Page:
Sugarland singer Kristian Bush takes on a different role for the Alliance Theatre’s new musical.
Spend a few moments talking with Kristian Bush, the prolific songwriter, musician and half of Grammy-winning country duo Sugarland, and you get the sense that the 46-year-old Candler Park resident finds wonder and inspiration in just about everything.
Case in point: He found himself writing almost a song a day and, through a serendipitous twist of fate, is a first time composer for the Alliance Theatre’s original musical, Troubadour, a story set in 1950s Nashville, opening in January. Here, he shares a glimpse into the magic of his creative flow.
It sounds like you’ve been busy.
Sure! In the last three years since Jennifer [Nettles, of Sugarland] and I parked the tour bus, one of the strange changes in my life is that I’ve started to write a lot of music. Whereas I would normally write 15 songs or 20 songs a year—because that’s kind of what’s required for an album—songs started coming at about 300 a year.
How did you get connected with the Alliance?
In early 2015 I got a phone call from Janece [Shaffer, playwright]. She just cold-called me and said, “Hey, I was wondering if you’d consider writing a song for my play.” I said, “Well, I seem to be writing songs all the time, so let’s have breakfast.” It was one of those epic two-hour breakfasts where she told me the whole story of these characters. She’s an expert-level storyteller, so I was in love with it by the middle of the meal, and I pretty much finished writing the song by the end.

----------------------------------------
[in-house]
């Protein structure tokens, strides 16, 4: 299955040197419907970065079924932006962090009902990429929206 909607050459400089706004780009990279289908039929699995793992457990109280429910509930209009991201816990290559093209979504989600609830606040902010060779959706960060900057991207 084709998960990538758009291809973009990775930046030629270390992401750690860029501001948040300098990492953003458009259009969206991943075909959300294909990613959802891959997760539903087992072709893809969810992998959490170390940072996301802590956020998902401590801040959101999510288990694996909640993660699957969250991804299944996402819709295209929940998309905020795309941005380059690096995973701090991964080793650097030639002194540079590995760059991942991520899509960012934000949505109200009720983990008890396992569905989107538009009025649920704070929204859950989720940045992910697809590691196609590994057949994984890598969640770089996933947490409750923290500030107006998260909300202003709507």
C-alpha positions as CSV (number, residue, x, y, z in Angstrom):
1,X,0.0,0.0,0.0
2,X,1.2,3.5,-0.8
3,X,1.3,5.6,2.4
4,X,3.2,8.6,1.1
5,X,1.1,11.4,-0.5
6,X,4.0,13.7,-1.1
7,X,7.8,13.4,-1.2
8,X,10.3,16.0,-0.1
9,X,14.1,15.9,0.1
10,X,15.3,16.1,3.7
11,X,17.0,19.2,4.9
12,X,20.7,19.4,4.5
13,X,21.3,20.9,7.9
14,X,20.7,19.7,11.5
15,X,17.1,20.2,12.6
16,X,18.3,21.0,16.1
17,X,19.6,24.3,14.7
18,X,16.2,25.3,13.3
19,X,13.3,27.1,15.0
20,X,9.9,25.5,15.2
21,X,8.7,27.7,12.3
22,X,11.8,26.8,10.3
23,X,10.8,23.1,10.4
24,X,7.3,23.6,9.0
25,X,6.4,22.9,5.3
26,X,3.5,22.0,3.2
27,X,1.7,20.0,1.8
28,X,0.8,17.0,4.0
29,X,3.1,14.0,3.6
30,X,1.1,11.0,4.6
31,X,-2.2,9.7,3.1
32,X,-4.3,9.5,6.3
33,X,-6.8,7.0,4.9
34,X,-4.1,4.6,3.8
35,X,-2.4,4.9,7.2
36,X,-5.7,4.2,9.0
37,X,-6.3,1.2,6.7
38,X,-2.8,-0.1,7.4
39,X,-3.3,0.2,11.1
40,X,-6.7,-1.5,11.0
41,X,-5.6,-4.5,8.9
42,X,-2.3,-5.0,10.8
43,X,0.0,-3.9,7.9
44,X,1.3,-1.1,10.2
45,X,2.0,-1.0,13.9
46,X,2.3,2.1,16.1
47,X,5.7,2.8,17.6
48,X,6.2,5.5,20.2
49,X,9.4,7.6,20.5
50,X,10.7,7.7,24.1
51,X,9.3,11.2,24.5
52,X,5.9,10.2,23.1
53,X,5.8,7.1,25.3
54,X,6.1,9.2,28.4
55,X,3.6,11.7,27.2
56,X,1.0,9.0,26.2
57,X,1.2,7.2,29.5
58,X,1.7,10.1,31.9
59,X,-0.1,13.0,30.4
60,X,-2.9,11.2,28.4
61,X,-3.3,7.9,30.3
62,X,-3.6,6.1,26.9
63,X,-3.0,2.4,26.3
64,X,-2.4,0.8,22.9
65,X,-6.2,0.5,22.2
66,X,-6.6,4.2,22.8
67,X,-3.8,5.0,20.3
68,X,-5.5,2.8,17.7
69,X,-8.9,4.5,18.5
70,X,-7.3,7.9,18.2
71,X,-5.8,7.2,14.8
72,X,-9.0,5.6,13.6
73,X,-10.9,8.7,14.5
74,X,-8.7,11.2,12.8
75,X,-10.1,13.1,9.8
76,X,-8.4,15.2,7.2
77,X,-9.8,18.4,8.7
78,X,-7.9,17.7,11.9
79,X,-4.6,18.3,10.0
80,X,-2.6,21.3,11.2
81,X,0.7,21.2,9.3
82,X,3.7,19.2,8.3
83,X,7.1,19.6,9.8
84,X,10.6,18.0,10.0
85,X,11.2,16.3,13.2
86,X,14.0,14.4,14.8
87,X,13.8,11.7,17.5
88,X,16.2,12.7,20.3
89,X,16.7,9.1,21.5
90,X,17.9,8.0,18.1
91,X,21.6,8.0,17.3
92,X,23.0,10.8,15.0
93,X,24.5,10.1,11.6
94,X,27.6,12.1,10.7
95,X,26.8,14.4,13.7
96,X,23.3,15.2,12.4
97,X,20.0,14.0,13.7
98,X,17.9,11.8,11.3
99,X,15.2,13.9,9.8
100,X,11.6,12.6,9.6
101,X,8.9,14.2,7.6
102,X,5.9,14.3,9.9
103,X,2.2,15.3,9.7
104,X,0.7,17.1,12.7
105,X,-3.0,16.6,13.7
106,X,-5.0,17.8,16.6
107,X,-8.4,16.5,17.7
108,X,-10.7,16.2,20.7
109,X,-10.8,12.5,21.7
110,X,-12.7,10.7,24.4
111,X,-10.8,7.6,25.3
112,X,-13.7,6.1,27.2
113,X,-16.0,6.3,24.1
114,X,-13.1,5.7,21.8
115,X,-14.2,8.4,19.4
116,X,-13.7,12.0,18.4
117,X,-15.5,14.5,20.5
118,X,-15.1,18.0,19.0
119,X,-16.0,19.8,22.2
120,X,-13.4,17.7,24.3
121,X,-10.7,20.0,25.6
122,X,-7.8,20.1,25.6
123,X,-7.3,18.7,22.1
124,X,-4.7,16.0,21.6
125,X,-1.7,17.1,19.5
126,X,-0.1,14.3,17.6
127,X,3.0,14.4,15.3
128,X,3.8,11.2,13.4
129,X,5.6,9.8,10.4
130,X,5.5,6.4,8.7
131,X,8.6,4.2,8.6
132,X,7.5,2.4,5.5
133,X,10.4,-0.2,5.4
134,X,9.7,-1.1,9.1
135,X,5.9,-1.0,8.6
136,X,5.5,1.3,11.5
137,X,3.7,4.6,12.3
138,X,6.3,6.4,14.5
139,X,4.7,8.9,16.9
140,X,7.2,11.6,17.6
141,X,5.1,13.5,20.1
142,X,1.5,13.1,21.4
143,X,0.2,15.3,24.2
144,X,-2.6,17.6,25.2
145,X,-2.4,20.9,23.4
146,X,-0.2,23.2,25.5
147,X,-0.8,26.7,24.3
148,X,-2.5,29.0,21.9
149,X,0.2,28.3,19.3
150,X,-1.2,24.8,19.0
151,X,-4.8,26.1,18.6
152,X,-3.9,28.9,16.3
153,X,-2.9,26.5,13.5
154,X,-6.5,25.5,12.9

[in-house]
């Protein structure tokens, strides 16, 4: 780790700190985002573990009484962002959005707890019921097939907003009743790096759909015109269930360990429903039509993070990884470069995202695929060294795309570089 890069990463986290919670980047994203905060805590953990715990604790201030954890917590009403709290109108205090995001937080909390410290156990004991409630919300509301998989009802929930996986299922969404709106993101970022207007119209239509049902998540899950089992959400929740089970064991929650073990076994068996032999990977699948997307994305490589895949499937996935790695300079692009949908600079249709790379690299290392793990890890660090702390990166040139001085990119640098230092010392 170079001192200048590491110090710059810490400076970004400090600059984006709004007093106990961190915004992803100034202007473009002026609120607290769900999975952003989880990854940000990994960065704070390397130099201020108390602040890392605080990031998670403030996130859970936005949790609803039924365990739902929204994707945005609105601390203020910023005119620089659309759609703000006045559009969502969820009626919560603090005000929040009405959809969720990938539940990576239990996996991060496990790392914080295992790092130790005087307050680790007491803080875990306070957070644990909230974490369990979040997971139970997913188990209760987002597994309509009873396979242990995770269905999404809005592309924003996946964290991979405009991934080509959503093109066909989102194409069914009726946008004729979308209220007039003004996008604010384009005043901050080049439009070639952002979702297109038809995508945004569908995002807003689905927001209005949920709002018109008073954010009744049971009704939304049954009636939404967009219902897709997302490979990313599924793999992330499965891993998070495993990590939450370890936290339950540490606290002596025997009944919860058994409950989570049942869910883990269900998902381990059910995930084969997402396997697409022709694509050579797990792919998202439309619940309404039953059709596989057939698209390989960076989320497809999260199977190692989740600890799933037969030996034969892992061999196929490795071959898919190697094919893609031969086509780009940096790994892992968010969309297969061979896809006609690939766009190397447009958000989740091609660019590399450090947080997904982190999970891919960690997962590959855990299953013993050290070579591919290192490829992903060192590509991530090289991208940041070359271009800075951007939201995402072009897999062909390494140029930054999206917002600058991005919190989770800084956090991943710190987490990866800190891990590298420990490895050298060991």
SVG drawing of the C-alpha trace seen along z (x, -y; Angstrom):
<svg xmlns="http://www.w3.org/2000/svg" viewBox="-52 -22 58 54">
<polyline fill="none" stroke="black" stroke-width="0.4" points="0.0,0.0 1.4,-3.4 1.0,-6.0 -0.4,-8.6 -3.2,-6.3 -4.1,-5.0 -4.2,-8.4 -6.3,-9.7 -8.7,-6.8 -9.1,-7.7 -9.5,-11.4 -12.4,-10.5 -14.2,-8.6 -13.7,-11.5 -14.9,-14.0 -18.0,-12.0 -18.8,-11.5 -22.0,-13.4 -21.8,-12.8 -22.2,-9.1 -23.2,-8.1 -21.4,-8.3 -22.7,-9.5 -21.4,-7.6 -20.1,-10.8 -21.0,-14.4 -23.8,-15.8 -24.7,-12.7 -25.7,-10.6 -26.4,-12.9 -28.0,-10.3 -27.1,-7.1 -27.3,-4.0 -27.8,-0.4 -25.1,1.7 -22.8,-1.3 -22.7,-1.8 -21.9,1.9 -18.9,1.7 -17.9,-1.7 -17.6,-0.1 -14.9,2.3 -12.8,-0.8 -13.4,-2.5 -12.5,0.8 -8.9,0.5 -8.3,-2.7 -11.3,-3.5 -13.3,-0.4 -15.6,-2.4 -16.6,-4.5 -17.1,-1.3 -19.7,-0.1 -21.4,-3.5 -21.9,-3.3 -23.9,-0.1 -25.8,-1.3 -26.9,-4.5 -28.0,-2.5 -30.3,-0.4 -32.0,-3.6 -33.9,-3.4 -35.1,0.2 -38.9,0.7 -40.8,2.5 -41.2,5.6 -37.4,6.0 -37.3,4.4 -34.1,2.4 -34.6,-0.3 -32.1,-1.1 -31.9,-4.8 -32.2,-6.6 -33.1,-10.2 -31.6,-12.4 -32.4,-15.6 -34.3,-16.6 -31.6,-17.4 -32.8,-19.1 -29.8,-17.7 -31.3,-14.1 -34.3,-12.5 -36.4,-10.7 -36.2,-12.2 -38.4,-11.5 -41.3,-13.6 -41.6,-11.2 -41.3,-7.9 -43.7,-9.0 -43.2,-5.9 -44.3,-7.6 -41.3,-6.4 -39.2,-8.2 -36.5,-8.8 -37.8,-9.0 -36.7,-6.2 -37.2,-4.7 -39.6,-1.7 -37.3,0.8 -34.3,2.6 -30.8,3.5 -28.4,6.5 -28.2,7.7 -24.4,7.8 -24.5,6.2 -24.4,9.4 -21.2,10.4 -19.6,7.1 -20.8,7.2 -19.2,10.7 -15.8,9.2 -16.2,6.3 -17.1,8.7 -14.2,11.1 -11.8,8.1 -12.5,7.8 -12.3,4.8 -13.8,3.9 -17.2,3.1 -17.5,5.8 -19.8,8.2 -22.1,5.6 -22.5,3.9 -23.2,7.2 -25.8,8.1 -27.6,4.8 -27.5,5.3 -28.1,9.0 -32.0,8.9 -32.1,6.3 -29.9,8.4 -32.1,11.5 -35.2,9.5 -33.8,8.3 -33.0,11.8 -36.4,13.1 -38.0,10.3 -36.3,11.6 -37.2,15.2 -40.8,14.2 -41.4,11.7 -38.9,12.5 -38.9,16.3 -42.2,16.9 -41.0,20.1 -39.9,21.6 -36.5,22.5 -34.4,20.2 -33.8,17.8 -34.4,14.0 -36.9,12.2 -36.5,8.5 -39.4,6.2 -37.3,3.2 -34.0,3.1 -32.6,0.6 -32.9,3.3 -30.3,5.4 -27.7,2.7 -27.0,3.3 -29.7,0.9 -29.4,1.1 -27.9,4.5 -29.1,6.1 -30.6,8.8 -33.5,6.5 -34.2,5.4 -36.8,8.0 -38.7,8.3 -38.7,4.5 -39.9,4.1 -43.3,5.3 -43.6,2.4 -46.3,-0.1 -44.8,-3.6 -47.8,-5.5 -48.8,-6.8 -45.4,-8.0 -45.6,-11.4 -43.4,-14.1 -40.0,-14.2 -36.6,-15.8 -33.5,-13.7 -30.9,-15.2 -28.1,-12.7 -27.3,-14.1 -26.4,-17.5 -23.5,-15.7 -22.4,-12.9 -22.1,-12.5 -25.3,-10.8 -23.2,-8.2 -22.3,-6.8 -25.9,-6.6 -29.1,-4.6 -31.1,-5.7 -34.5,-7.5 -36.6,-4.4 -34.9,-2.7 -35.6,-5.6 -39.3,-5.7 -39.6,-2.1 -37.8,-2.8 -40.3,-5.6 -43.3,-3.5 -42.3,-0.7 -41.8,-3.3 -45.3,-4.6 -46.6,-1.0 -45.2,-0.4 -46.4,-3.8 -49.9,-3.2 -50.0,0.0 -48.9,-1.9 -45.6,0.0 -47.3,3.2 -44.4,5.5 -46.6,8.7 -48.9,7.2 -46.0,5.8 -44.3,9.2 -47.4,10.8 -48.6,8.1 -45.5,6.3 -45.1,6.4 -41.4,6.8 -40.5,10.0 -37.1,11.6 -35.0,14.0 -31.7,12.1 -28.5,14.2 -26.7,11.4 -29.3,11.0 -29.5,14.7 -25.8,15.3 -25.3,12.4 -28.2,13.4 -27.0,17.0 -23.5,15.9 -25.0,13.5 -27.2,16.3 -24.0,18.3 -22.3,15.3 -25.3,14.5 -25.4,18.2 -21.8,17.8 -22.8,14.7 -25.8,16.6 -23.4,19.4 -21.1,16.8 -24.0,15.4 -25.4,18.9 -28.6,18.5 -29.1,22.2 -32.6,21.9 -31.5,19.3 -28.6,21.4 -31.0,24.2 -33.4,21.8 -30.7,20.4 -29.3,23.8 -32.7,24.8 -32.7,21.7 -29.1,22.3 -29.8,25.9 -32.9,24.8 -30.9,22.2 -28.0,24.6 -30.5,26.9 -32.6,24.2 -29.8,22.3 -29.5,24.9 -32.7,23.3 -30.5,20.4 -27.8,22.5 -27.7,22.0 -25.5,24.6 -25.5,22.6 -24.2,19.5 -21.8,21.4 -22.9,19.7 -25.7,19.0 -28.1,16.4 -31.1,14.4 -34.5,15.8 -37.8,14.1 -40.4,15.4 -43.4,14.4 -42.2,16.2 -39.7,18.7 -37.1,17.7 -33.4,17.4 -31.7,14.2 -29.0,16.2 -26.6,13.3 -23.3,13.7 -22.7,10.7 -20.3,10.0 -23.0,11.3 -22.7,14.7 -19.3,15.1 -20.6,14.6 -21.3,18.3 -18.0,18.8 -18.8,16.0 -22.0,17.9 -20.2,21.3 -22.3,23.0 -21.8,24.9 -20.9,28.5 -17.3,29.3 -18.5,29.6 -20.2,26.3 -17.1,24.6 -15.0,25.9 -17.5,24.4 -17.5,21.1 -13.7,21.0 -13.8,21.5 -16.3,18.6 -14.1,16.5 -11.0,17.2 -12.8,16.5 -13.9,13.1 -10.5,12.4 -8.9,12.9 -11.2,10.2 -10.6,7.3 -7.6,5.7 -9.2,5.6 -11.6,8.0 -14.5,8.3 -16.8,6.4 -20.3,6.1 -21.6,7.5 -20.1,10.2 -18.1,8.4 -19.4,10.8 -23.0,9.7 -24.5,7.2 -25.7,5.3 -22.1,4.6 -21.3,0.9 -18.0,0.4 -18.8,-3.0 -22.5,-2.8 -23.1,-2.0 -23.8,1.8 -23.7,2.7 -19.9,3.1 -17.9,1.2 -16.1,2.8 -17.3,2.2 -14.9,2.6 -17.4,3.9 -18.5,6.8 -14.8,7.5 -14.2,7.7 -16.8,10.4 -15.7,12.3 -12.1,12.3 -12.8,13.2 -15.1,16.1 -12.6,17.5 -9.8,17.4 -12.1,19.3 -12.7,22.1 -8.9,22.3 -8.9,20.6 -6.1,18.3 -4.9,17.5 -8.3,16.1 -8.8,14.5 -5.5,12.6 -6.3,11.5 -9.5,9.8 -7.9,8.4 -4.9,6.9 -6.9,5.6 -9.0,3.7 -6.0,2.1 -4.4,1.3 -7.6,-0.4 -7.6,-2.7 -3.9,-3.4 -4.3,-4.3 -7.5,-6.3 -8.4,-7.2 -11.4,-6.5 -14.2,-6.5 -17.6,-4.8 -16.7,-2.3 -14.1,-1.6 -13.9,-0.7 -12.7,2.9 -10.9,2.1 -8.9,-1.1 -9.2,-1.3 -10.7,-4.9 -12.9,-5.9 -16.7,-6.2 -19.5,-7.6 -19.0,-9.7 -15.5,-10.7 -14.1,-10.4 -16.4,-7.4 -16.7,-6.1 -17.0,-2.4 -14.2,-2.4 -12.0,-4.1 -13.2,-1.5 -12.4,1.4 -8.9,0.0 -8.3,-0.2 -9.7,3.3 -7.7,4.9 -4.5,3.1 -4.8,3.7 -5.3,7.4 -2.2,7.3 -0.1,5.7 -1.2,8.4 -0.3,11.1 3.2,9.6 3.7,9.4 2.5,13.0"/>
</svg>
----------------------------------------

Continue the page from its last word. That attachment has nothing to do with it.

Was that the beginning of the metamorphosis of Troubadour from a play to a musical?
Yeah. After our breakfast there was this pause for a week, and then she was like, “Hey, Kristian. Would you consider writing a second song?” I was like, “Sure!” I wrote the second one, and then maybe two or three others, just so she could have choices. She kept all of them, and then suddenly said, “I need to introduce you to Susan Booth [Jennings Hertz Artistic Director] at The Alliance.”
What can you share about Troubadour’s plot and setting?
It’s set in the backdrop of country music in 1951 in Nashville, at the Opry. It’s that moment where the clothes moved from church clothes into these bedazzled, intricately tailored Manuel Cuevas suits. One of the characters is a Russian immigrant tailor. The king of country music is retiring, and his son has been in his band. The question is: Will the son step into his shoes? Nobody really has heard the son sing. One night on the Opry as the broadcast was going out, something happened to the father’s microphone, and for about three minutes just the son’s voice singing was broadcast all over America. This girl from Tuscaloosa heard his voice on the radio, and she was suddenly able to write music. The whole story happens because she, the tailor and the son end up in a garage apartment. If you’re a fan of the musical Once or O Brother, Where Art Thou?, this is your thing.
Are you already itching to work on another musical theatre project?
After working with Janece, I can tell you I’ve never met anyone who can tell a story like that, ever. I’m constantly obsessed with talking her into doing this again.
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STORY: Jennifer Bradley Franklin
Photo: David McClister